24.1 C
October 2, 2022

A not-so-common front

Against the backdrop of protests against the Rosia Montana mining project, the protests taking place in Pungesti against the exploration of unconventional gas reserves in the Vaslui area seemed similar. Not because of the typology of the protesters, since the peasants from one end of poor Moldavia have far too little in common with the urban hipsters. But because of the spirit of the new militant environmentalism, capable of opening such a broad front of challenge, bringing together so diverse and apparently non-convergent social categories. A kind of new variant of the old dream of the link between intellectuality and “the people.” In fact, apart from the heterogeneity of any spontaneous protest phenomenon (where the association is freer than it is in the case of a more pretentious organization that impresses on the participants a more accentuated identity), it’s fairly clear that the ethos of each of the two protests is different.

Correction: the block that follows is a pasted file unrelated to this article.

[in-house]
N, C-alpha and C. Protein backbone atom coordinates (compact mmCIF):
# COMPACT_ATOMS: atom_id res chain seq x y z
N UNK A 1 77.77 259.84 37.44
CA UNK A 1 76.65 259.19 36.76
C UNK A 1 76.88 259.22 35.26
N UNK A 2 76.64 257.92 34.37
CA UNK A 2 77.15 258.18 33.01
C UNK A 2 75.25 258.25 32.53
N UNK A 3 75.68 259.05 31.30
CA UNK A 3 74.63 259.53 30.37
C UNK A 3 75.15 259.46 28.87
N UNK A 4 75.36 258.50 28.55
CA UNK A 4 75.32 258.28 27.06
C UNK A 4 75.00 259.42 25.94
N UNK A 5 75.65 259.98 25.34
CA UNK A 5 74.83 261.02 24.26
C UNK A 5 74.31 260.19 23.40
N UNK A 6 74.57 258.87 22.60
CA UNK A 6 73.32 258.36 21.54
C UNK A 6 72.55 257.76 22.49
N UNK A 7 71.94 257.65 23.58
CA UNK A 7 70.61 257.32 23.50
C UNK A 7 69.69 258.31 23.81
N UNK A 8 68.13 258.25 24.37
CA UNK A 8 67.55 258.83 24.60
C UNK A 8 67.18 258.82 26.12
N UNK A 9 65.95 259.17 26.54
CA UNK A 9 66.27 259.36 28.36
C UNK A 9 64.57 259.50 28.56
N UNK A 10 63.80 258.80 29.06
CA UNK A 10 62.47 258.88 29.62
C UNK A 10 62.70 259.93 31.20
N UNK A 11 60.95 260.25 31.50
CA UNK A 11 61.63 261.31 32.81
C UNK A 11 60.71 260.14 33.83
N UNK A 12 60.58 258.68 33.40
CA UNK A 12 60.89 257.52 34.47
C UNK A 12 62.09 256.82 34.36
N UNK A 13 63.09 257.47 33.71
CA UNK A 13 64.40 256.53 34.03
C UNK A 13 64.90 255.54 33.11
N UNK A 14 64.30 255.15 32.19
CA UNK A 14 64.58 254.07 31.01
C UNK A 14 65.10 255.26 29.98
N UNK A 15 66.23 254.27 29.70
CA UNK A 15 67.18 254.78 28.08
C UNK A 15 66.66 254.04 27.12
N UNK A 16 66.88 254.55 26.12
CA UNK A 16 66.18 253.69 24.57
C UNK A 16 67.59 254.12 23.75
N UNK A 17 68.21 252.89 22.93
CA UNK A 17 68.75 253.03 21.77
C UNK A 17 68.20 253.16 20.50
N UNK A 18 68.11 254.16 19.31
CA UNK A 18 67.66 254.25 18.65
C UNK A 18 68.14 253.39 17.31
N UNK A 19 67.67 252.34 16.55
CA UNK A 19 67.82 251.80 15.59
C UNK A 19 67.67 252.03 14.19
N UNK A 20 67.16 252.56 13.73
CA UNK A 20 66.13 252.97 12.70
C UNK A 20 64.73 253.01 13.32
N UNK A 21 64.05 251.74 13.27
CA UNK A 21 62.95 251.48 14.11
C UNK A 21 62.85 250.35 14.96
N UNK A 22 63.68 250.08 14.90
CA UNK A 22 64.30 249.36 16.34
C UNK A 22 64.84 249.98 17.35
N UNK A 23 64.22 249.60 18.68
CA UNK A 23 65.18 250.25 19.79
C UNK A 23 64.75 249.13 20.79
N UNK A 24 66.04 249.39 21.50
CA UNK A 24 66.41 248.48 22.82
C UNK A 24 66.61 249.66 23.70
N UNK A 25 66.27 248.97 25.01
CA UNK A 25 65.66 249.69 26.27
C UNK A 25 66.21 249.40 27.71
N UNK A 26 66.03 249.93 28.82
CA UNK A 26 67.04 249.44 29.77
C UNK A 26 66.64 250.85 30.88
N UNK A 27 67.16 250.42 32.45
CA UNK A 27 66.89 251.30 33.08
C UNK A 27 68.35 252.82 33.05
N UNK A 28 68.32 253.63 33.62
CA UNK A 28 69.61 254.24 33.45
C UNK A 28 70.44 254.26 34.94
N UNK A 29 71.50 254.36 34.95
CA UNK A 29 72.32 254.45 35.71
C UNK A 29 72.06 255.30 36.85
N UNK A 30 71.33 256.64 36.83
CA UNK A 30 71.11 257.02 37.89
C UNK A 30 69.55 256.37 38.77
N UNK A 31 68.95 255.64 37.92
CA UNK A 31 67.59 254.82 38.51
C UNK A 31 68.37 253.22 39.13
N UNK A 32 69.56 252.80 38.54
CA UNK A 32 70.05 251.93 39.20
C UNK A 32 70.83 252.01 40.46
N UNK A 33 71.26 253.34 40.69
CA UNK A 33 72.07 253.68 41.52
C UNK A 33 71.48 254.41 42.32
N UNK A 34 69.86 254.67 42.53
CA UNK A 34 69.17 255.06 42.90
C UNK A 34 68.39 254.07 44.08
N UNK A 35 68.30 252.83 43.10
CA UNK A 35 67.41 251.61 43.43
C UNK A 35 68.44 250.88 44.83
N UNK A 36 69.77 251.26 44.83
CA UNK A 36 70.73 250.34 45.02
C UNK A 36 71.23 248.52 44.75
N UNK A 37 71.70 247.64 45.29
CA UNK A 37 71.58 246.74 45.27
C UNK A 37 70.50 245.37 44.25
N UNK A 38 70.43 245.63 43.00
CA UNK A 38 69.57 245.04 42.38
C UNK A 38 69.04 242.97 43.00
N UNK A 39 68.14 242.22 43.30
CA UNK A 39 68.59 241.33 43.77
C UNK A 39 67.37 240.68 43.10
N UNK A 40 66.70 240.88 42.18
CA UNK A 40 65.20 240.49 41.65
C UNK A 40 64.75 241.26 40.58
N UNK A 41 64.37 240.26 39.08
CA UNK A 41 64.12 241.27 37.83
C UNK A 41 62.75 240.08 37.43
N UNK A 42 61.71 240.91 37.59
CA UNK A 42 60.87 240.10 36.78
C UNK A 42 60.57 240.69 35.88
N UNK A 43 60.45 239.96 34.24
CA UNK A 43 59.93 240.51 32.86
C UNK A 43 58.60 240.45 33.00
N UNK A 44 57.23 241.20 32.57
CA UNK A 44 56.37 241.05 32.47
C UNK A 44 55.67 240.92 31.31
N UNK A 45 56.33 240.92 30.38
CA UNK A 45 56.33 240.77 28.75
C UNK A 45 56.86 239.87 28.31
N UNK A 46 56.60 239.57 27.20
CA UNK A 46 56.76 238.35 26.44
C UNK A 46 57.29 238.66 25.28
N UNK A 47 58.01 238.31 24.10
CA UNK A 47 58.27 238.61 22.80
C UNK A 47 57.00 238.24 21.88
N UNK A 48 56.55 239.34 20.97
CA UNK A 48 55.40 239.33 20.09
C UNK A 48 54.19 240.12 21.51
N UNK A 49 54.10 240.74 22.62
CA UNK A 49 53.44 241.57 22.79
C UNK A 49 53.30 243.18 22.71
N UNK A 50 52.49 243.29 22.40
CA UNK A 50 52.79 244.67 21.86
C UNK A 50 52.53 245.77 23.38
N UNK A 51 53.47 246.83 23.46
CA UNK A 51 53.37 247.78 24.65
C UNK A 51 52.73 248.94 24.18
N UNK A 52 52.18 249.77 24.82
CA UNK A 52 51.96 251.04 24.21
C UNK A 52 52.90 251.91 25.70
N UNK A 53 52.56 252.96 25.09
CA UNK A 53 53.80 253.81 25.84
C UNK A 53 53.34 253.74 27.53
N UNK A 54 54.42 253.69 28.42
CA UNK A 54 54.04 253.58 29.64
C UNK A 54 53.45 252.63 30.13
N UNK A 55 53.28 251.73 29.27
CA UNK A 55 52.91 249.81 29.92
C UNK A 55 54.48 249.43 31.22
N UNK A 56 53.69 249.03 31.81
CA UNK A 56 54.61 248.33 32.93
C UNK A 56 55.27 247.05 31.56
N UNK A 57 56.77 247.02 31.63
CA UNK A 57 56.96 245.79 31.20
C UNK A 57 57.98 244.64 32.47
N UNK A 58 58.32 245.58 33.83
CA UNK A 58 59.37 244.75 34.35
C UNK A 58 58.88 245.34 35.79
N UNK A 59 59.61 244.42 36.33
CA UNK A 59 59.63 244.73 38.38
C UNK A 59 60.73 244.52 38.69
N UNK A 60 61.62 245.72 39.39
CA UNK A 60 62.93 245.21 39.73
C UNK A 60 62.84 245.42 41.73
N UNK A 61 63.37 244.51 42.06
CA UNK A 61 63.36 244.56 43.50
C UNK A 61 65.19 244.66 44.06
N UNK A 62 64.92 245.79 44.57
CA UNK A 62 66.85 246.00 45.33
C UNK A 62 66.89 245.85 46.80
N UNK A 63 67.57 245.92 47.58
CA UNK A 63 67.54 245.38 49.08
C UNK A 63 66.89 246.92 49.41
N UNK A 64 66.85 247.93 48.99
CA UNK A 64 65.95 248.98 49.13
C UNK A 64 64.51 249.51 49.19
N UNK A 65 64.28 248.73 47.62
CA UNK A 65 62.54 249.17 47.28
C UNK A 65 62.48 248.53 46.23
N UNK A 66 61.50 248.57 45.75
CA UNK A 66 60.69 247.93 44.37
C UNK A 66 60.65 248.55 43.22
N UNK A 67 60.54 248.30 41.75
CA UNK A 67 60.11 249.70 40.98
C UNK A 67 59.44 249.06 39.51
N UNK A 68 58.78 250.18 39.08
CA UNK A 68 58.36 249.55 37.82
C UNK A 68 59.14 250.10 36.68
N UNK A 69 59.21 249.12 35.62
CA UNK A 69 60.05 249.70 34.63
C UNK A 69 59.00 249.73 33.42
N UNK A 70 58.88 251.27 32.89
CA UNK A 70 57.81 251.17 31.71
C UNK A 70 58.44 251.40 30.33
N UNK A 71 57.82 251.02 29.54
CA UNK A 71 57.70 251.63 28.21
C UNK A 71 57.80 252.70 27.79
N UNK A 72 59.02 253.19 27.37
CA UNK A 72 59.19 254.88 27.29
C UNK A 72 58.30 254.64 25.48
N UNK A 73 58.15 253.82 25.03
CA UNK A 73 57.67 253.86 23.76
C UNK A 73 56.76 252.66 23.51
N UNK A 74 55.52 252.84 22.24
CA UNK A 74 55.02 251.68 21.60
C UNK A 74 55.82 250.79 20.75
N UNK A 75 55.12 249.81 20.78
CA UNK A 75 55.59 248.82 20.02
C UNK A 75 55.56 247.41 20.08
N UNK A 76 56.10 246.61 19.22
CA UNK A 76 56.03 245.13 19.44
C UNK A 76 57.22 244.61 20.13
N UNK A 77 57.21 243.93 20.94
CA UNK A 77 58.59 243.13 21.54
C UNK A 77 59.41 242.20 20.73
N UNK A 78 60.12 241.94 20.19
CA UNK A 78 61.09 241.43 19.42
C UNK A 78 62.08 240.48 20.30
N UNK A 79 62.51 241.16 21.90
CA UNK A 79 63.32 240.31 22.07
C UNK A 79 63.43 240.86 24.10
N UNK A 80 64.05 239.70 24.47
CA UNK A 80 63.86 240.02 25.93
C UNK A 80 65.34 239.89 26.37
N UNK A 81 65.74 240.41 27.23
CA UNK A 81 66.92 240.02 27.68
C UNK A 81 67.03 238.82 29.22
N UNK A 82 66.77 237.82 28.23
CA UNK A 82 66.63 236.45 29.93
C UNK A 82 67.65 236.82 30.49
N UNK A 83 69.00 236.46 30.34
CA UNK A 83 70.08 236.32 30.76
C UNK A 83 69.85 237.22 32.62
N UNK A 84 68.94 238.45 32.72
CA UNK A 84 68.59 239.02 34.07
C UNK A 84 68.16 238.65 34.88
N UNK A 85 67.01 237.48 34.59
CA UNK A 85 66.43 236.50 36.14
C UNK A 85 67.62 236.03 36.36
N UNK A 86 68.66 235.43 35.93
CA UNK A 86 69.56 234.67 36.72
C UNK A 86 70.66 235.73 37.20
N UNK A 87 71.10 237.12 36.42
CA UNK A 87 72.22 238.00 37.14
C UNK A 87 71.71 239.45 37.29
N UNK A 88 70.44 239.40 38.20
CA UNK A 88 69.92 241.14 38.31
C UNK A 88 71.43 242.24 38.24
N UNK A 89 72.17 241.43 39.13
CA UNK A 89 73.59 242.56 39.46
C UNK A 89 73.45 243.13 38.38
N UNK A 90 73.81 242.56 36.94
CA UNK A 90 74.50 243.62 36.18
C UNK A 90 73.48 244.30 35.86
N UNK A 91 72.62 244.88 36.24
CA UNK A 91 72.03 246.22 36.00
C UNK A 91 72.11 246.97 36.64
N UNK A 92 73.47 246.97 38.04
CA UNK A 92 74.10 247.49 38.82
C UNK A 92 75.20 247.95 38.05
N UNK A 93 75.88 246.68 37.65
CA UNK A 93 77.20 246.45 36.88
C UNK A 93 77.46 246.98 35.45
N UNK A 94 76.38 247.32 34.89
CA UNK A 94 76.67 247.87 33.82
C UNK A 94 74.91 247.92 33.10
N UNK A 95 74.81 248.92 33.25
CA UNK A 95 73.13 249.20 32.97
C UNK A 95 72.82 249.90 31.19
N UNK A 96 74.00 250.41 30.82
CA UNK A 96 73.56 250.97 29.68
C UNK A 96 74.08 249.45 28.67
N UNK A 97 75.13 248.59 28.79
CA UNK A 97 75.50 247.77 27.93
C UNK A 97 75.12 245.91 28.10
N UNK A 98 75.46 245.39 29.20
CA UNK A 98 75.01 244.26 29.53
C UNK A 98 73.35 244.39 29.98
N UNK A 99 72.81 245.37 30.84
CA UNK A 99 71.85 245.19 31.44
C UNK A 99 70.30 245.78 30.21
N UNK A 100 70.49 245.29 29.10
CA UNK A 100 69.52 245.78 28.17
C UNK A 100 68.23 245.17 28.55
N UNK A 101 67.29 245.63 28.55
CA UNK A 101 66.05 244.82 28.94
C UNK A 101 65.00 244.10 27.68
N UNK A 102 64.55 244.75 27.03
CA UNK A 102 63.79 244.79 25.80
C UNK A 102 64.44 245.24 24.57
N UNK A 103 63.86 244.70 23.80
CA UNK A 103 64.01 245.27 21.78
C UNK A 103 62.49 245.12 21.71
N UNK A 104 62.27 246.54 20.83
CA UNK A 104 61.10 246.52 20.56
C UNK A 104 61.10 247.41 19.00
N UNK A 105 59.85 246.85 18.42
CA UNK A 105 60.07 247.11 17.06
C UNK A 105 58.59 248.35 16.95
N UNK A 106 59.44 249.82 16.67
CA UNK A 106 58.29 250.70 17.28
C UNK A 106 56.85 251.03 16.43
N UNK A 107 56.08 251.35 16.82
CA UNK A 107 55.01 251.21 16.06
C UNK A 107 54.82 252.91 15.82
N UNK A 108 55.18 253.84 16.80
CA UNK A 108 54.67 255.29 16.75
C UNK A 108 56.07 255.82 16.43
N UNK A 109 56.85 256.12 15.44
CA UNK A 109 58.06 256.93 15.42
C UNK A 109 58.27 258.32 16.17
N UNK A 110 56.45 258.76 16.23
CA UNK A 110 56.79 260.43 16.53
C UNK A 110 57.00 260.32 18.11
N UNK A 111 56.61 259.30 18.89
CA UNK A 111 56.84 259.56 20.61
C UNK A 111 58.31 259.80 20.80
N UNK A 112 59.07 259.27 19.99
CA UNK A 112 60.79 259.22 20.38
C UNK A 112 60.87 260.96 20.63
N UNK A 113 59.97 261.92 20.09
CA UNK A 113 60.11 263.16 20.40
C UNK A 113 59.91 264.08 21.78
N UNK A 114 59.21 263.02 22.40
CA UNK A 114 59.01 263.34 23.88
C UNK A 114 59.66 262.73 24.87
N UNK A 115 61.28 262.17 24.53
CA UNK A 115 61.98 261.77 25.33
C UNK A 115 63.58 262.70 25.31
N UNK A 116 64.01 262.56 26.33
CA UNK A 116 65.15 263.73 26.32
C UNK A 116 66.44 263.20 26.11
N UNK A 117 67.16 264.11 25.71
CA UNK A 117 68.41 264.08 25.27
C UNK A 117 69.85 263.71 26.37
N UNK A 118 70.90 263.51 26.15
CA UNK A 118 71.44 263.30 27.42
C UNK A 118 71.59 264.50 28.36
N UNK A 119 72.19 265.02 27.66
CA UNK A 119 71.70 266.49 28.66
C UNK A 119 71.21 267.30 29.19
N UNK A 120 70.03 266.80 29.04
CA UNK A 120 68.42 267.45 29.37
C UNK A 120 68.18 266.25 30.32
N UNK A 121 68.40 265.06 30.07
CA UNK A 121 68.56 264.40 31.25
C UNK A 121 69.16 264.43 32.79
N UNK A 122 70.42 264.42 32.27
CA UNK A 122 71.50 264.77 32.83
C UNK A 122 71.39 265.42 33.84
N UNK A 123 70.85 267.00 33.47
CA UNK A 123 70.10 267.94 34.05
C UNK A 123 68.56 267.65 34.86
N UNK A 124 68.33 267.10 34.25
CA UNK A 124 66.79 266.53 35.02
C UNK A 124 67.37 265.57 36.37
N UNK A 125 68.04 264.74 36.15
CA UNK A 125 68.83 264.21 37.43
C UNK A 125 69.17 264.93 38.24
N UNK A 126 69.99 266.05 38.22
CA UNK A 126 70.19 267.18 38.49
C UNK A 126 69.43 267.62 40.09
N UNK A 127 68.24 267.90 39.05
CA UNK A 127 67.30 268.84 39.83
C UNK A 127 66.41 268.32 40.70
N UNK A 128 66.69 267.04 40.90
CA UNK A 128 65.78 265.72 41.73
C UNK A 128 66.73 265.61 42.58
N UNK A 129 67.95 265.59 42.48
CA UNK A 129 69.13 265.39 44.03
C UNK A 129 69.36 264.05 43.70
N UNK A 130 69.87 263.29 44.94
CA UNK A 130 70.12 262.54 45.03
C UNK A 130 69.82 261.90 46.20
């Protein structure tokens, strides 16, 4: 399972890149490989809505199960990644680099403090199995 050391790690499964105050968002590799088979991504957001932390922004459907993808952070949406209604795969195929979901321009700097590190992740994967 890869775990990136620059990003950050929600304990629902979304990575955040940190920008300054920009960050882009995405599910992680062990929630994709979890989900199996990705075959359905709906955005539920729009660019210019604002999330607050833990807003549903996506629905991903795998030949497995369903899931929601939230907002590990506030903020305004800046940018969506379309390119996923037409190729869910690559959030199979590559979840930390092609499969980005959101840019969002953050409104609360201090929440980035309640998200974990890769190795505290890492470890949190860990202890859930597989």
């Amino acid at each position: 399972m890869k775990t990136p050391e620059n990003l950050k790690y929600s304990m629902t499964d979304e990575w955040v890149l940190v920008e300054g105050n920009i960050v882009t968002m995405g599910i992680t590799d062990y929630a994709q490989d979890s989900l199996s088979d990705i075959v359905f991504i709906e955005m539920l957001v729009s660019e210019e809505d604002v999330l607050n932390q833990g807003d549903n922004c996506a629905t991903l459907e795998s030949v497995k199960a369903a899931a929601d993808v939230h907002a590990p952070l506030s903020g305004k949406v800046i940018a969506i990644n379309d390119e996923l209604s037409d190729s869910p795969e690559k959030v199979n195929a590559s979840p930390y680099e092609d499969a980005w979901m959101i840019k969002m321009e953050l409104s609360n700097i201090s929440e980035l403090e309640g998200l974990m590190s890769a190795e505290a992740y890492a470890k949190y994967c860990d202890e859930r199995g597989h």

The anarchic (in the sense of political space grown by freedom) dimension and the strictest environmentalist dimension (in the sense of culture and of a more non-invasive relation with the natural environment, promoted primarily by urbanites) are determinative in the first case (“Rosia Montana”), while the refusal of “imperialistic capitalism” and a patriotic cult of the “ancestral land” dominate the second case (“Pungesti”). The former wants to take advantage of a refreshing environment in their spare time, not an environment turned ugly by polluting industries and waste. They want their food to be tasty and safe, while some of them who are more left-wing add to this the pretention that the food should come from the equitable economy system. The farmers on the other hand want to be able to use their land, even though their labour is in most cases subsistence farming. They are afraid of being tricked through offers that would eventually leave them even poorer and they do not want any industry to poison their agricultural products. The former reject the modern arrogance of MNCs whose influence that is on the rise restricts the impact of civically-inspired policies. Their reproach is political in nature, with them feeling excluded from any important decisional body. In spite of democracy, the governments constantly ignore their options. It is, in their opinion, a new form of what Plato includes among the forms of political regimes as oligarchy. The few who govern while ignoring to a good extent the interests of the many. That is why they are rather left wing, because they see the current political system rather as reactionary, favouring a caste at the expense of the regular citizen. The Moldavian peasants are on the other hand preoccupied with the economic dimension, worried by such an uncertain future. They do not want “revolutions,” but they have a vague idea about a national demophile regime that would protect their status as society’s “healthy” basis. But the age of nationalist Samanatorism is primarily expired from a sociological point of view. The peasantry is a class in crisis, and those who still promote its myth, culturally speaking, are only today’s “traditionalists,” many of them affiliated to currents that promote a reactionary Orthodoxy.